Quite often, disease or dissatisfaction with one’s physical appearance and capabilities is blamed on genetics. And this is true — to an extent. Diseases such as sickle cell anemia and cystic fibrosis are largely hereditary, based on the genes inherited from the parents. Similarly, many of the factors that influence our physical traits are generally beyond our control.
But this doesn’t tell the whole story …
As Alexy Goldstein, founder of whole-body health supplements brand New U Life explains, epigenetic modifications enable everyone to make changes to their health and well-being, regardless of any genetic factors they may have inherited. Such health changes are entirely within your control, and could be easier to apply than you might expect.
What Is Epigenetics?
“Epigenetics is a wide-ranging field of study that explores how our behaviors and environment can change the way your body’s genes express themselves,” Goldstein explains.
“We’re not talking about changing your DNA sequence — instead, this is how your lifestyle can create reversible changes in how your body reads your DNA sequences. An epigenetic change essentially tells your body to turn certain genes on or off, which in turn may have a significant impact on your overall health.”
There are three primary types of epigenetic changes.
DNA methylation adds a chemical group to turn genes off or on by blocking or unblocking the proteins that attach to your DNA. Histone modification applies or removes chemical groups to change how DNA wraps around naturally-occurring proteins called histones. Finally, non-coding RNA can attach to coding RNA to break it down and prevent the creation of new proteins.
The way your body reads and processes genes occurs automatically. As a result, your lifestyle or environment could actually enact epigenetic change without your even realizing it. Of course, this also means that conscious decisions can have an equal or even greater impact on overall health.
Implications of Epigenetic Factors
“Epigenetic changes have major implications for your whole-body health,” Goldstein says.
“For example, germs can ‘attack’ your genes in a way that weakens your immune system and makes you more susceptible to illness and infection. The food you eat can change your body’s sensitivity to insulin and fat buildup. Some cell mutations can even put you at greater risk for cancer.”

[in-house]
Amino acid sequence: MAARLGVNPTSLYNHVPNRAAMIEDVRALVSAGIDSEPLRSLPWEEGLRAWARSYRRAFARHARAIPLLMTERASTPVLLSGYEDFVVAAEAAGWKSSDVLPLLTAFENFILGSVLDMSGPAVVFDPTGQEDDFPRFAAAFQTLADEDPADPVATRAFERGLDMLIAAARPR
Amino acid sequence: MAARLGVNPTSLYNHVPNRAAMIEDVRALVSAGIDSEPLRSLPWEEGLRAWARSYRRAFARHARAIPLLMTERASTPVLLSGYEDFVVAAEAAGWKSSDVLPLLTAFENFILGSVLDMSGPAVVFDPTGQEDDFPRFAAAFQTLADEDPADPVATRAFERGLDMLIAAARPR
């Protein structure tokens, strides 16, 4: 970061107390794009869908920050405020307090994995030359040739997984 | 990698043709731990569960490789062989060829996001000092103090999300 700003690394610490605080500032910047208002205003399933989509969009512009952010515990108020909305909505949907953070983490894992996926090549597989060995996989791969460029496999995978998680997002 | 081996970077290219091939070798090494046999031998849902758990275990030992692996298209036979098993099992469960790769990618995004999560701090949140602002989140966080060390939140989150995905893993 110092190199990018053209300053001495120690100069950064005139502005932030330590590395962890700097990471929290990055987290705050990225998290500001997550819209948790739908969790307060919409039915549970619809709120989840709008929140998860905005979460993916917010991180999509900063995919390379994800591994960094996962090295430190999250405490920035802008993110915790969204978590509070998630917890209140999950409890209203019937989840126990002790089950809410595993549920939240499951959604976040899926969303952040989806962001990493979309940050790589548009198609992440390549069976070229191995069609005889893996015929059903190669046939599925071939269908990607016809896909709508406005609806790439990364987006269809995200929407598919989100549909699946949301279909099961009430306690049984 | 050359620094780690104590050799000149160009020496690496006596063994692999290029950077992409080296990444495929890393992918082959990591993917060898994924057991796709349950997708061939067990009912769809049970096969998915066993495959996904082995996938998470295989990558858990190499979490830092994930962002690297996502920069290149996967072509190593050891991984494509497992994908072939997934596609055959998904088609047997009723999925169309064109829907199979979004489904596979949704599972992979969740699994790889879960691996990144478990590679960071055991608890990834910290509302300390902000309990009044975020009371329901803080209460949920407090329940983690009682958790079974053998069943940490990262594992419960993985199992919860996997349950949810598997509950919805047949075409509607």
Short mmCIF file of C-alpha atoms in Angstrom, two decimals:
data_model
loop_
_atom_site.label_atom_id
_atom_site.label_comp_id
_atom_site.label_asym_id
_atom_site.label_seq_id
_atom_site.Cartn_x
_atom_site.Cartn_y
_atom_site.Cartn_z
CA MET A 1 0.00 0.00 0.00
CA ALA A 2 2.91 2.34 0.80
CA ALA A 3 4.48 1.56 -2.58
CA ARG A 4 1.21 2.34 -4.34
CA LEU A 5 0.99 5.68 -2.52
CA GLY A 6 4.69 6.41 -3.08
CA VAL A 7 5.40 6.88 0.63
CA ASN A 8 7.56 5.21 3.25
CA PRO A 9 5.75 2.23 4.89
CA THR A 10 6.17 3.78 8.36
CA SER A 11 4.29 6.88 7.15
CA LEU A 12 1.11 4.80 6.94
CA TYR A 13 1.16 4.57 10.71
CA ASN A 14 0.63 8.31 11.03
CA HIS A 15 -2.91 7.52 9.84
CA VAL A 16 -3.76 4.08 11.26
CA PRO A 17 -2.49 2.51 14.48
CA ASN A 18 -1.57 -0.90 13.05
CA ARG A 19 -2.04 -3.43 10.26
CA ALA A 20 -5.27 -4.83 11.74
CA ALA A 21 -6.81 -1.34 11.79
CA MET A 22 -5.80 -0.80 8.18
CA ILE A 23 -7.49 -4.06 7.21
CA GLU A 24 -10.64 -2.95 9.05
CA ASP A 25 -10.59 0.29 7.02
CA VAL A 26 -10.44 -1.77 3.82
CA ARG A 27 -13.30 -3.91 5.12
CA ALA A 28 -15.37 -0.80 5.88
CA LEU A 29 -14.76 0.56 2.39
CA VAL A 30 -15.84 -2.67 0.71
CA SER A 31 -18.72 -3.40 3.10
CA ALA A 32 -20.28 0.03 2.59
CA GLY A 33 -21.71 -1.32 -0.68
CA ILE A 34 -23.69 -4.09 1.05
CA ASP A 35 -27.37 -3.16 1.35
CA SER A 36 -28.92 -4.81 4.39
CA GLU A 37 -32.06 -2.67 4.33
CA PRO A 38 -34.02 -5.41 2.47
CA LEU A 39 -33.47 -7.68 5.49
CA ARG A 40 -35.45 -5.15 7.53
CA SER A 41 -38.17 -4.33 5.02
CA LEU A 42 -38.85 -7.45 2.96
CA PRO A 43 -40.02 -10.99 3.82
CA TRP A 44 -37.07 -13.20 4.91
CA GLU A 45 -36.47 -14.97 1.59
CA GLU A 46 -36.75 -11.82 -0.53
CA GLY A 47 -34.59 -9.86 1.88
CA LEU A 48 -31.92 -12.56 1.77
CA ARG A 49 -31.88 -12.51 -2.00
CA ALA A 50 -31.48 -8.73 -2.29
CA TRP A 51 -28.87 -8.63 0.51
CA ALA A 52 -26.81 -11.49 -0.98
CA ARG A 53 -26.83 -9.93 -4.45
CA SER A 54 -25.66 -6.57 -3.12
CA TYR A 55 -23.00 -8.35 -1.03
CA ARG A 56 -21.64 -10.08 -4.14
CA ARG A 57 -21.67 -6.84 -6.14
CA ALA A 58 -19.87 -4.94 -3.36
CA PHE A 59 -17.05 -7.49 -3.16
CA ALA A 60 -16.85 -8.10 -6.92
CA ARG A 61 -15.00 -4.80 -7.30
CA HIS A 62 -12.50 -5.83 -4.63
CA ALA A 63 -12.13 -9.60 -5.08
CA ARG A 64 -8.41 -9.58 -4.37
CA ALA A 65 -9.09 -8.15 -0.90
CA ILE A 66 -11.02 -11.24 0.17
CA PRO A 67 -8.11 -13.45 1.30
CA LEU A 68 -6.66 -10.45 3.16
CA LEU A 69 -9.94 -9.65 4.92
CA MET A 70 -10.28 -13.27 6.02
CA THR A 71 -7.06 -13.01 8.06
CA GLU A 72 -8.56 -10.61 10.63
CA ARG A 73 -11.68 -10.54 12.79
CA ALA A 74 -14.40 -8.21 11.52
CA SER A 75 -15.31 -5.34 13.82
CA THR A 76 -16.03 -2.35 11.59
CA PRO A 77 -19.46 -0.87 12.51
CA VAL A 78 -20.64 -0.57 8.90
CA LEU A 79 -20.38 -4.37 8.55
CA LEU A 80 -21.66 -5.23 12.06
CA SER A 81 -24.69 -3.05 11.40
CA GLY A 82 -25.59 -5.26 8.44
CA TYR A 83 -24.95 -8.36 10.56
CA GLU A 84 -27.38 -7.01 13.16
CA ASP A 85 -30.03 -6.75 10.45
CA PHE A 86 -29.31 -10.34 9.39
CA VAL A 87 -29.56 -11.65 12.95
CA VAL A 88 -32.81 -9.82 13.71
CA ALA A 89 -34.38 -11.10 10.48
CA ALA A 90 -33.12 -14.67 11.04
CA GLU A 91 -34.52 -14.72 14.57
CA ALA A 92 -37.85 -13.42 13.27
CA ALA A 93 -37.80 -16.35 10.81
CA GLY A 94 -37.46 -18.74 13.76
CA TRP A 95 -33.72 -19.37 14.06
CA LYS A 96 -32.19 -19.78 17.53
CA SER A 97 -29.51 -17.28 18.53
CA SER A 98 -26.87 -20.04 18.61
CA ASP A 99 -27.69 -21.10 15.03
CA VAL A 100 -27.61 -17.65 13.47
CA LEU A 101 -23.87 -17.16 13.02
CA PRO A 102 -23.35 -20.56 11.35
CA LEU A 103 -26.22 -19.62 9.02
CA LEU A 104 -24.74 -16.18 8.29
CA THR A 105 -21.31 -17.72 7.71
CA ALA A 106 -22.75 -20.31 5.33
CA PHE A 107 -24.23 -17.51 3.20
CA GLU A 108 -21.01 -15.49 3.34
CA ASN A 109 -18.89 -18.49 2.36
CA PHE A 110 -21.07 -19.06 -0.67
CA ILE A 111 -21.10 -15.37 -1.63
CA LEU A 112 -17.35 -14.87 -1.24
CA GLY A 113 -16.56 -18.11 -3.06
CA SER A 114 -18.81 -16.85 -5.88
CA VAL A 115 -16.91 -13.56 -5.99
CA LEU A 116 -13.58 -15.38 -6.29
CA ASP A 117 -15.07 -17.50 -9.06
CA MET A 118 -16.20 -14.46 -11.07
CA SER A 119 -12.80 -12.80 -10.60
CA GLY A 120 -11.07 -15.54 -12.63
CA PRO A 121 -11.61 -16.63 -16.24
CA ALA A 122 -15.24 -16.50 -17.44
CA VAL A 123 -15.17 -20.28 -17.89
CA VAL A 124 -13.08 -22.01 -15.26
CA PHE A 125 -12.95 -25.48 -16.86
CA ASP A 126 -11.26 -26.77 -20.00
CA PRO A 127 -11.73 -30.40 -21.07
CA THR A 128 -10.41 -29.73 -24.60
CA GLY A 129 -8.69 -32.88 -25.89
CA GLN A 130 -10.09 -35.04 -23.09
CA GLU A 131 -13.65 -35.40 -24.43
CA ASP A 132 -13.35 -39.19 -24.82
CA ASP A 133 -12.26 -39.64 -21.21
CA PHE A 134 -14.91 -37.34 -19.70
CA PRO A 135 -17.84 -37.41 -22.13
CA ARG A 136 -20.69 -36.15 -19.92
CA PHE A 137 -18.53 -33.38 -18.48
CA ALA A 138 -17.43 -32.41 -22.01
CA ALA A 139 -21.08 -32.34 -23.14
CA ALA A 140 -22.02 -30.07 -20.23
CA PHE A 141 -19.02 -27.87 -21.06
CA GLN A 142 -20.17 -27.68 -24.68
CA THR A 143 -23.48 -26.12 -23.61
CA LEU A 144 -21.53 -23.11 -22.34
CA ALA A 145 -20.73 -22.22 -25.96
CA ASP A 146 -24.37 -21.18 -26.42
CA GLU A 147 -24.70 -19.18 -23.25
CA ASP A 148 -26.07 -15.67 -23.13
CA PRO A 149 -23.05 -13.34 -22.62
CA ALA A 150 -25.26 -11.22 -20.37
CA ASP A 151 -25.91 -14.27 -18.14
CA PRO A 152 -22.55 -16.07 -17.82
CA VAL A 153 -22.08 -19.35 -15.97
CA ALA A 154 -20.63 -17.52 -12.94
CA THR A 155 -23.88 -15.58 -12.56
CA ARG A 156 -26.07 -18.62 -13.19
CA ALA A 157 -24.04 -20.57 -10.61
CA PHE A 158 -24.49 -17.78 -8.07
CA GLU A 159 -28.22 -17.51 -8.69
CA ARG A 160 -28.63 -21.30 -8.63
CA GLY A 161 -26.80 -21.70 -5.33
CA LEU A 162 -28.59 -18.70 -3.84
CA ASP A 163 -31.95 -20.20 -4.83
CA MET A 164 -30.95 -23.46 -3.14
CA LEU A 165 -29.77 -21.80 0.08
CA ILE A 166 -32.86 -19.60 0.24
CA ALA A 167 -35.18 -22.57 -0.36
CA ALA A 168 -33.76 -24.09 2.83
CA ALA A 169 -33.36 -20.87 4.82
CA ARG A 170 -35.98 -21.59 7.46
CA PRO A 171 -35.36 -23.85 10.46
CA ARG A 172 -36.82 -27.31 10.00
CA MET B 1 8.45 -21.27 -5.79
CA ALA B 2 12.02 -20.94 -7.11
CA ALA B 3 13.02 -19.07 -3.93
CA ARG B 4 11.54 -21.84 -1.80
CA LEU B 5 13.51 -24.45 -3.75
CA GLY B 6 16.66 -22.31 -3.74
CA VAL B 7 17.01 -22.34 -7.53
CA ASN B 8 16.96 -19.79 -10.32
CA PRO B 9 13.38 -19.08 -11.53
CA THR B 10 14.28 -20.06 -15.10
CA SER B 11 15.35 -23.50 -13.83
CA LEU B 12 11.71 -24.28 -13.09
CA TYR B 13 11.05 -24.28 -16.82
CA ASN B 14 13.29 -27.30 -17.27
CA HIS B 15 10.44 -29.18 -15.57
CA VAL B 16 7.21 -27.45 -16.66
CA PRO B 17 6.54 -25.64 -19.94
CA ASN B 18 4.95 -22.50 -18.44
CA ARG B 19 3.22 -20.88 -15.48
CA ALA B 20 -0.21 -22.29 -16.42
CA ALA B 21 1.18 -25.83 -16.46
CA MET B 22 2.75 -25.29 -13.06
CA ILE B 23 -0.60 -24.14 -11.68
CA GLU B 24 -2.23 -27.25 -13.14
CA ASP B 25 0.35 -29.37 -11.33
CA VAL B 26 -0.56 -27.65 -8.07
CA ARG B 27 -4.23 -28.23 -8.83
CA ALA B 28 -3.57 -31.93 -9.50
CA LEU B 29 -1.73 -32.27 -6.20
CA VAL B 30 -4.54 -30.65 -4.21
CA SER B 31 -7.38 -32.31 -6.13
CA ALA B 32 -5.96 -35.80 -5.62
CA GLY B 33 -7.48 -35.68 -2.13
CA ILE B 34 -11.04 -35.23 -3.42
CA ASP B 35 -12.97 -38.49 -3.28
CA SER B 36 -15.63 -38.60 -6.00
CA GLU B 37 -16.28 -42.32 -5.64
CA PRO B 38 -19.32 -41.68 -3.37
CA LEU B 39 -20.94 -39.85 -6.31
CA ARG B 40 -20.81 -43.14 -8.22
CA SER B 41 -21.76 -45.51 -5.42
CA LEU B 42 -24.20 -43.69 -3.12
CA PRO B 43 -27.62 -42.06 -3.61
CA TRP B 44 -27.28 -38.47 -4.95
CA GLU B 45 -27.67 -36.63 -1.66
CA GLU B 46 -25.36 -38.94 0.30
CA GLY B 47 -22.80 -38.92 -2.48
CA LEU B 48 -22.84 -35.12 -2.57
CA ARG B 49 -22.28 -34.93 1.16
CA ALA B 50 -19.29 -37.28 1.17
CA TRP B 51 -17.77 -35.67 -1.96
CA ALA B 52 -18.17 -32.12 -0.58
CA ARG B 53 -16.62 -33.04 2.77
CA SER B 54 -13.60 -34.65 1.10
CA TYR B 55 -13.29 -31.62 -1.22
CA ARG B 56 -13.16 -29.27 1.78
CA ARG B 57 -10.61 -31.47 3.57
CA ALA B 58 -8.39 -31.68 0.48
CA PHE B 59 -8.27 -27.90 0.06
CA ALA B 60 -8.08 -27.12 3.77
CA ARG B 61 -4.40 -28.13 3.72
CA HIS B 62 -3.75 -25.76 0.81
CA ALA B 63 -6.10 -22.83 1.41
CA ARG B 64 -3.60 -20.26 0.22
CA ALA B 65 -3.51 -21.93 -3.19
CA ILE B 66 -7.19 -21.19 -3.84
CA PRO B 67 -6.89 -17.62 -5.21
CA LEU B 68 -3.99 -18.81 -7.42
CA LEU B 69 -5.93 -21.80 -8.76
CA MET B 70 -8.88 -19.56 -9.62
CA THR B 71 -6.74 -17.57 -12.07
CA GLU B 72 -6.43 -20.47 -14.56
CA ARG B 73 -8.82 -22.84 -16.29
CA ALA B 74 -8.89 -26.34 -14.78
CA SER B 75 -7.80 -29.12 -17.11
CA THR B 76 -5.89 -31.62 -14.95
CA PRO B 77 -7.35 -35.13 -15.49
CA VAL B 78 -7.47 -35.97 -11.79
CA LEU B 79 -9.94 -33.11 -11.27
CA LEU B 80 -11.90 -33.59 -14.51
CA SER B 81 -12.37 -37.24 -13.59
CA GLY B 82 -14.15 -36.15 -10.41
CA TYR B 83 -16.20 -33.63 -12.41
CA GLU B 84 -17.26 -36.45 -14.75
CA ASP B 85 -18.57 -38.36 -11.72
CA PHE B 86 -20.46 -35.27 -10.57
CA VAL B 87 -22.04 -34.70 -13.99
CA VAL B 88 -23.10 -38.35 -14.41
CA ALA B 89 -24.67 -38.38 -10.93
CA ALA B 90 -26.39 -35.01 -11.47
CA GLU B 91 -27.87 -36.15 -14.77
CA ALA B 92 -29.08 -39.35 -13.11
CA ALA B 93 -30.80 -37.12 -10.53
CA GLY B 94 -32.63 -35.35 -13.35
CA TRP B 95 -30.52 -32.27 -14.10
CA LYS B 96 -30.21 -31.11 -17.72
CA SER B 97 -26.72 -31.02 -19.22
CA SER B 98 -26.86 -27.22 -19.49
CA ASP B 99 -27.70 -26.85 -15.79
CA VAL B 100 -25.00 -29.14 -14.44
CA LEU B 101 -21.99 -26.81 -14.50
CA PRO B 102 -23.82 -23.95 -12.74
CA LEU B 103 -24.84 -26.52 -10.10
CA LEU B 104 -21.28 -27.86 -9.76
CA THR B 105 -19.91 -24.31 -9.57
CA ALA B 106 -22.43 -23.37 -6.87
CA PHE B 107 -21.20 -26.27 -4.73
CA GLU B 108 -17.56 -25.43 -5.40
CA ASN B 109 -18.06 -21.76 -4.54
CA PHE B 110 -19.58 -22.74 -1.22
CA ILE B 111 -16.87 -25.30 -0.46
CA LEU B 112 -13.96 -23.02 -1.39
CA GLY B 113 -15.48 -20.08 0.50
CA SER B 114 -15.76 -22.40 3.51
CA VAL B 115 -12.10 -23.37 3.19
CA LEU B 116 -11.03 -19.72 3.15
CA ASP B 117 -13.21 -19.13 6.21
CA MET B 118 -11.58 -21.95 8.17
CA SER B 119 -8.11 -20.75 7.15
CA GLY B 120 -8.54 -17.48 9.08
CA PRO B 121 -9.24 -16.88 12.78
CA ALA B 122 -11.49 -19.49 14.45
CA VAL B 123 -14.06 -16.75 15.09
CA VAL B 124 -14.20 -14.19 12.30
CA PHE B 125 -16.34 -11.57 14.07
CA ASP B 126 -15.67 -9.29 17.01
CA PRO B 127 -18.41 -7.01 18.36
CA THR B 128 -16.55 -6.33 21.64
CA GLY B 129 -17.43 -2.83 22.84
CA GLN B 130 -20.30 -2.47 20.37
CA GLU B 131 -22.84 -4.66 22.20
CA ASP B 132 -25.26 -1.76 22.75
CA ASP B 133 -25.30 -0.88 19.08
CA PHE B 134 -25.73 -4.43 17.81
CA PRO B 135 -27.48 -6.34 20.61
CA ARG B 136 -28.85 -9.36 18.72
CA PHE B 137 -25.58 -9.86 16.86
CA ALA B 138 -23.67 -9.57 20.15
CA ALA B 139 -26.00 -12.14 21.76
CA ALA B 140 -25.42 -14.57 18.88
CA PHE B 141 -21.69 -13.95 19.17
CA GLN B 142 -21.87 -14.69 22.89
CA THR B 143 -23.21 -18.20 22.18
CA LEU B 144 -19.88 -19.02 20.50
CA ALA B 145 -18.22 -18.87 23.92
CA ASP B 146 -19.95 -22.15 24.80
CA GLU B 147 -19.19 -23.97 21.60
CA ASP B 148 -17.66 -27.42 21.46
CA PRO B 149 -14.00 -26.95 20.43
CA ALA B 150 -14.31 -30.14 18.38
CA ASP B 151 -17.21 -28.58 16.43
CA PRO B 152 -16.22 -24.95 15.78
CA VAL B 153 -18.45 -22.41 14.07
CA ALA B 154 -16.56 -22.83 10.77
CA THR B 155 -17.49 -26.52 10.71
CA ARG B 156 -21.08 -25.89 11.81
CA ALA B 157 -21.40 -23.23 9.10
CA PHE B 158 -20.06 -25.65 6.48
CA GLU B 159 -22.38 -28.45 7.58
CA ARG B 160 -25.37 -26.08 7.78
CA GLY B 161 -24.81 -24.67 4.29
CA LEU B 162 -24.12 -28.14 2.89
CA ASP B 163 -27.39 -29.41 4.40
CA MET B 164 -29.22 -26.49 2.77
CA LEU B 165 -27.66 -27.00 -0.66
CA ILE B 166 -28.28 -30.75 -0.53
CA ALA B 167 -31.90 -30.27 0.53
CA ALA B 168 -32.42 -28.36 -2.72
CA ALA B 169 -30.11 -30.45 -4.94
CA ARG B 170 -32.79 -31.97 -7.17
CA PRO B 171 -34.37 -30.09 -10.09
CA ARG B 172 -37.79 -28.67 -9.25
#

The study of epigenetics has even allowed medical professionals to find certain types of cancer while the disease is still in its early stages. For example, BRCA1 mutations are associated with an increased risk of breast cancer, while high methylation levels on the SEPT9 gene are associated with colorectal cancer.
In these instances, knowledge of epigenetics can save lives through early intervention and cancer treatment. This is because epigenetic changes are reversible. For example, quitting smoking can increase DNA methylation of the AHRR gene, allowing former smokers to achieve similar genetic methylation levels as non-smokers in as little as a year.
While certain aspects of these gene modifications are outside of an individual’s control, Goldstein is quick to note that people have greater power over their health than they might think.
“Epigenetic change may sound like something that only takes place in a lab, but it’s a completely natural part of maintaining our health and well-being. This means that quite often, you can take more control of how your body reads your genetic code. In reality, you have the key to unlock greater health outcomes.”
How Can You Create Epigenetic Changes in Your Body?
“As cliche as diet and exercise may sound, it is clear that tailoring such programs to your body’s specific needs is the best way to alter your body’s genome expression,” Goldstein says.
“Understanding why these changes can have such an impact — as well as which nutrients are most important for achieving epigenetic change — is crucial for improving your overall health and wellness. While this may require a committed lifestyle change, you can’t argue with the results.”
In fact, one notable study found that breast cancer patients who participated in 150 minutes of treadmill walking per week over a six-month period were able to greatly improve their body’s regulation of tumor suppression genes, subsequently improving survival outcomes.
“The nutrients we put into our bodies are crucial for unlocking epigenetic change that we might try to achieve through exercise,” Goldstein adds. “The problem, of course, is that many of us have a hard time getting the needed nutrients to enact positive epigenetic change in our regular diets.”
For example, research has indicated that foods and spices such as garlic, citrus fruit, broccoli, turmeric, and soybeans are important supporters of epigenetic change. And while 75 percent of Americans claim that they eat a healthy diet, the reality is that over one-third of Americans are obese, with roughly 80 percent failing to eat the recommended daily serving of fruits and vegetables.
While you may not be thinking of epigenetic change when you start exercising more or taking a health supplement filled with vitamins and minerals, such actions will have a direct impact on how your body activates certain genes. Understanding your body’s unique dietary needs can help you achieve significant epigenetic change that completely transforms your health for the better.